Taxpayers shouldn’t pay for the $4 million men

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Taxpayers are up in arms after the Federal Housing Finance Agency (FHFA) approved exorbitant $4 million salaries for the CEOs of Fannie Mae and Freddie Mac. Given the $188 billion equity injection Fannie and Freddie received from the U.S. Treasury during the 2008-2009 financial crisis, coupled with the government’s ongoing backstop of support from taxpayers, Americans have every right to be livid with this decision. And Congress can and should act to protect taxpayers should the FHFA not change course.

The CEOs of the respective Government Sponsored Enterprises (GSEs) are already receiving an extremely generous $600,000 in annual compensation, which was capped in 2012. According to recent filings with the Securities and Exchange Commission (SEC), Fannie CEO Timothy Mayopoulos and Freddie CEO Donald Layton will see base salary increases of $150,000 annually – from $600,000 currently to $750,000 as of July 1. In addition, they will receive annual fixed deferred salaries of $2,050,000 each, plus at-risk deferred salaries with a target amount of $1,200,000 annually. This amounts to an annual target salary of $4 million.

{mosads}Despite White House, Treasury Department and broad Congressional opposition, FHFA moved forward with the salary increases.

In support of its decision, FHFA Director Mel Watt stated the increases are designed to, “promote CEO retention, allow reliable succession planning and ensure the continuity, efficiency and stability” of Fannie and Freddie. Increasing salaries for valued corporate officers is an entirely reasonable position to take for truly private sector companies. Unfortunately, Fannie and Freddie are still too closely bound up in government’s apron strings.

In its recent filing with the SEC, Fannie stated that the target salary of $4 million is “substantially below the 25th percentile of compensation for chief executive officers in our comparator group.” Likewise, Director Watt confirmed the new compensation structure was “well below” the 25th percentile at comparable companies, a group the Wall Street Journal stated, “includes firms such as U.S. Bancorp, Allstate Corp. and PNC Financial Services Group Inc.”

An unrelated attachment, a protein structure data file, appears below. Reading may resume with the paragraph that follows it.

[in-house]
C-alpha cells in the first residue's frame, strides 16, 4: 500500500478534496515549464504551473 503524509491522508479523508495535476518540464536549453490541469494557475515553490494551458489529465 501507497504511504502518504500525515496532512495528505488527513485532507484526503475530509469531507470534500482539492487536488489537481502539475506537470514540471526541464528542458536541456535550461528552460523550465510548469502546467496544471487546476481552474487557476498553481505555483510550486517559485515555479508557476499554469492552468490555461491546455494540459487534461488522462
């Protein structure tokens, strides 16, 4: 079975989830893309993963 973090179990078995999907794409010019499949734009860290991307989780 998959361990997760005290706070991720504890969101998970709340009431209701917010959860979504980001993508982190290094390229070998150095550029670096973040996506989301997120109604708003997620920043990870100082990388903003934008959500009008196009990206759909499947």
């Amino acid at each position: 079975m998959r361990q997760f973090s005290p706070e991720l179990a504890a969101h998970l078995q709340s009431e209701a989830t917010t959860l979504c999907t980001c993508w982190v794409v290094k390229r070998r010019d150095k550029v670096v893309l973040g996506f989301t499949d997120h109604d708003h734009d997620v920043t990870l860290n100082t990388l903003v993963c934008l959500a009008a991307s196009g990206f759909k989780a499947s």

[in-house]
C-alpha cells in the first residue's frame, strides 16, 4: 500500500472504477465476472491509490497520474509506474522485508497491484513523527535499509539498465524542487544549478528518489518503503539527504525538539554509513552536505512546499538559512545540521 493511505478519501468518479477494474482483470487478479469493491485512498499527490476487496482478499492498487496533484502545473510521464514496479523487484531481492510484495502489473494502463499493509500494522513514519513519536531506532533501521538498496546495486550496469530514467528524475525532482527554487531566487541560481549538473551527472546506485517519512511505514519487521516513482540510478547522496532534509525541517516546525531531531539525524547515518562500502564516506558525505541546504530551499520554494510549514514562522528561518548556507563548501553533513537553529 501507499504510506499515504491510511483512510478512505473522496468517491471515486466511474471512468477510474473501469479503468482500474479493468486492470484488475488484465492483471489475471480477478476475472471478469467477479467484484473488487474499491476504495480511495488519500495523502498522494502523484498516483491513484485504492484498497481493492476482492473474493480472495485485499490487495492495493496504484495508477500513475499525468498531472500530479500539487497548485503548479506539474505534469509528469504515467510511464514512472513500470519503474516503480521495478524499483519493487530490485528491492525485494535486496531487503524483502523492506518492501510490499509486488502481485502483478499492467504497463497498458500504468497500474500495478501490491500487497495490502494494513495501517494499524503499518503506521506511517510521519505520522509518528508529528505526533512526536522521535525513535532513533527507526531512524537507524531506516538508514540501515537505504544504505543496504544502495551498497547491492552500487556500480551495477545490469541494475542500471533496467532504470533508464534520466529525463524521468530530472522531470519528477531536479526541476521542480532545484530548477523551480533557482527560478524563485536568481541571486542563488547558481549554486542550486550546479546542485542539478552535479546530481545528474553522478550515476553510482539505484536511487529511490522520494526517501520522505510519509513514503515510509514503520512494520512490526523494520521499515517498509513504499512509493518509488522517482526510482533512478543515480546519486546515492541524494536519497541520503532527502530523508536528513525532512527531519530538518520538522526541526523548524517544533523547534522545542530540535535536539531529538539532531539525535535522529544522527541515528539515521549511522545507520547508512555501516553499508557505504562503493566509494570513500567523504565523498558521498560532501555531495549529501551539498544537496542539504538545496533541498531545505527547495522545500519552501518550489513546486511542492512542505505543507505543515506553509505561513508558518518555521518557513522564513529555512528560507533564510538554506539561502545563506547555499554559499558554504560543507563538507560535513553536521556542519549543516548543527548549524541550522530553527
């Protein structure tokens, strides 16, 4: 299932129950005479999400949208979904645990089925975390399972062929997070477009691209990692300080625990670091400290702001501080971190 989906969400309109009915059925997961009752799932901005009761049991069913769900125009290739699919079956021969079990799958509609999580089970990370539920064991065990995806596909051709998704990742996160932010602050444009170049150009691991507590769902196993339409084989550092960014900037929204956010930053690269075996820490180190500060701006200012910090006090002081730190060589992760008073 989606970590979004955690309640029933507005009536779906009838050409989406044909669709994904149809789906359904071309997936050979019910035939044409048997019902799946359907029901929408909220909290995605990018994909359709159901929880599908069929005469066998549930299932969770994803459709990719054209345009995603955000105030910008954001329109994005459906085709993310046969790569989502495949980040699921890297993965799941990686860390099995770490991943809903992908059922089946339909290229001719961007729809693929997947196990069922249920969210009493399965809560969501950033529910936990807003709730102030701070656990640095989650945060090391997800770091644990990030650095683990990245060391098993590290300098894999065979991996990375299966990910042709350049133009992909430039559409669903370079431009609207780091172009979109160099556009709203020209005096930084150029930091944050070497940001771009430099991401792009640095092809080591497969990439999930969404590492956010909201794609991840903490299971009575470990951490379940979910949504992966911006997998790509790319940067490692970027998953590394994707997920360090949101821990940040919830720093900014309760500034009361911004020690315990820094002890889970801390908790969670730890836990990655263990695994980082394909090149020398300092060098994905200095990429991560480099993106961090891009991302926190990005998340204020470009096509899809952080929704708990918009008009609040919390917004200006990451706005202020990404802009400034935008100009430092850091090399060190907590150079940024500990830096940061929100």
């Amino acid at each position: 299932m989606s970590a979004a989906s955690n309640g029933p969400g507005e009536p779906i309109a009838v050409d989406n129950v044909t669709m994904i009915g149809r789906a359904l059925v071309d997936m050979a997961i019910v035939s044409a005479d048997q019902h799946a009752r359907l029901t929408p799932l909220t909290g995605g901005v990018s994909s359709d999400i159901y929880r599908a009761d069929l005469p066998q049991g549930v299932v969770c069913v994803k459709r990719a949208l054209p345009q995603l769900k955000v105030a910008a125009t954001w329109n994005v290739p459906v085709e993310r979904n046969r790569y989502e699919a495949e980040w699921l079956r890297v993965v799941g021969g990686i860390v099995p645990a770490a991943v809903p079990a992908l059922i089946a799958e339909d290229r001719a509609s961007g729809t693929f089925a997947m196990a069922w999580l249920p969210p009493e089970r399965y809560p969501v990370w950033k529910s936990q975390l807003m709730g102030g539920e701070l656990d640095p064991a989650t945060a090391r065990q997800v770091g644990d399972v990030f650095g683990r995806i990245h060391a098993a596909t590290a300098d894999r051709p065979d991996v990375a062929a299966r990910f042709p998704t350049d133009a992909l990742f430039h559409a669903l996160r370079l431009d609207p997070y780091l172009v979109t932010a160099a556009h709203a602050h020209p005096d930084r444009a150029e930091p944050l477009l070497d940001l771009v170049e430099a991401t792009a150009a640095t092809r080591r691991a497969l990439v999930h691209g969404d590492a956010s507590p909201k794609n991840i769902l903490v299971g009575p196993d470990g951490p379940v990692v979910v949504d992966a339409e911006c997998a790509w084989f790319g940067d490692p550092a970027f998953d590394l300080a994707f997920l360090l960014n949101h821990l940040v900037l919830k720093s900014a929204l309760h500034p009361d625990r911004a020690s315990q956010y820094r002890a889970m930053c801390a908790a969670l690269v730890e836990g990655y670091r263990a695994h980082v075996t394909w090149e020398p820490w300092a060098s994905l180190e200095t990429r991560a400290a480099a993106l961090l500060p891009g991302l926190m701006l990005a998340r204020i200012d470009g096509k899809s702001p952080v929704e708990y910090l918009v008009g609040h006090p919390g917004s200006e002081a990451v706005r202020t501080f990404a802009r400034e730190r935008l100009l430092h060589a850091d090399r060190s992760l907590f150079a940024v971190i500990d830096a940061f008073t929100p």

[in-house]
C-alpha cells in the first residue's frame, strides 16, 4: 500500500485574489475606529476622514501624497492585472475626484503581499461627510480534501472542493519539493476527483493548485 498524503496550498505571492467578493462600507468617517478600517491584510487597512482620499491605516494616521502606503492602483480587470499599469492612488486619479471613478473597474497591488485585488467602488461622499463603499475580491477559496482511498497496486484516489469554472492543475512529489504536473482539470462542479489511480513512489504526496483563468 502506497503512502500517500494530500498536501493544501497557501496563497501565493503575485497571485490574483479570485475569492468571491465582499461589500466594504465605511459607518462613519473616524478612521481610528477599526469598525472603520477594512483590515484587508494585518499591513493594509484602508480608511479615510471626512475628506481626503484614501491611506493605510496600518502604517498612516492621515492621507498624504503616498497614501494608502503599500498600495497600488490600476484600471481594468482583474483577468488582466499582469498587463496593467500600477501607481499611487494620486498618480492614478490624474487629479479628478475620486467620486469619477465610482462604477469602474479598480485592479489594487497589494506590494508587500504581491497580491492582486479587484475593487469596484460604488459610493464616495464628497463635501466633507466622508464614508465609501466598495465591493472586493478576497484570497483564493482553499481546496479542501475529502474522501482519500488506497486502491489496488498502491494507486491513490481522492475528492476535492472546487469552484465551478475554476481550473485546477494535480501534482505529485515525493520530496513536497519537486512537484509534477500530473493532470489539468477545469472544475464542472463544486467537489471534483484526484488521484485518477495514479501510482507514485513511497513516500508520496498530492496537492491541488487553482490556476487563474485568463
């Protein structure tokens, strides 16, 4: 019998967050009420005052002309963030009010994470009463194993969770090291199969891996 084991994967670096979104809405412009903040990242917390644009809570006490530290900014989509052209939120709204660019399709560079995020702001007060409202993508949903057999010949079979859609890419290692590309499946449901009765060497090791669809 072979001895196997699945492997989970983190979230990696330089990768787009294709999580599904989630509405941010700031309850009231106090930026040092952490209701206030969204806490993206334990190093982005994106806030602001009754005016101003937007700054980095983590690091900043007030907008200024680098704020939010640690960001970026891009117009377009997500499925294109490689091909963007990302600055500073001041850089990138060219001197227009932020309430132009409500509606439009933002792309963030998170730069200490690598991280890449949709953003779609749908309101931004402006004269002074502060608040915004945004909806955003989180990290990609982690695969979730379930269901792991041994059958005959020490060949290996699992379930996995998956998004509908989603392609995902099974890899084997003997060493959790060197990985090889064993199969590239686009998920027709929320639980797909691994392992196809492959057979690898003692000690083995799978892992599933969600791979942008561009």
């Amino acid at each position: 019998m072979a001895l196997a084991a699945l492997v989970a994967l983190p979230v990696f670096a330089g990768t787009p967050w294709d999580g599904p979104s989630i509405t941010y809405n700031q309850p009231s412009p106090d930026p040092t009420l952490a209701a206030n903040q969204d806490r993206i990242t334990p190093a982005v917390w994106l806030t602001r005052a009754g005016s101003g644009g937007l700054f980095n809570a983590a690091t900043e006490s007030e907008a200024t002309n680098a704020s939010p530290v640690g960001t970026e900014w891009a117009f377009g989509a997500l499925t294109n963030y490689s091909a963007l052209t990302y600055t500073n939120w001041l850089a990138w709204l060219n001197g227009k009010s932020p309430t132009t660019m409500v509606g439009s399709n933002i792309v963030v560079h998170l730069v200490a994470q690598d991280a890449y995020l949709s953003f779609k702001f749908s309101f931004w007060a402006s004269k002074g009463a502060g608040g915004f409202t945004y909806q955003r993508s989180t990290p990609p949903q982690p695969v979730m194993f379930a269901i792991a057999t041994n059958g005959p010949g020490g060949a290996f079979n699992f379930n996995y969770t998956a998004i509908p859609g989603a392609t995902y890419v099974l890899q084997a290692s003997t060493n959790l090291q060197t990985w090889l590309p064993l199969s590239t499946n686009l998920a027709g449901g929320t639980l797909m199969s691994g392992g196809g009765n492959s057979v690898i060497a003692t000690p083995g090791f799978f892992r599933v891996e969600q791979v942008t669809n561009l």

Yet there are no truly comparable firms to Fannie and Freddie; the Treasury’s senior preferred stock in each company makes them completely different than their supposed peers. And compared to top government officials, the proposed salaries are indefensible – ten times that of the president, almost 16 times more than the Chief Justice of the Supreme Court and nearly 18 times more than the Speaker of the House of Representatives.

FHFA should reverse its decision immediately. If it does not, Congress should pass Rep. Ed Royce’s (R-Calif.) Equity in Government Compensation Act that would suspend the salary increases for 2015.

The ultimate relief for taxpayers, however, would be to wind down Fannie and Freddie and let the private sector provide additional liquidity to the mortgage market through secondary market purchases. Unlike shareholders of private companies, taxpayers have no say in management decisions of Fannie Mae and Freddie Mac. Public officials therefore have a special responsibility to protect taxpayers, through all possible means.

Packard is Policy and Government Affairs manager at the National Taxpayers Union.


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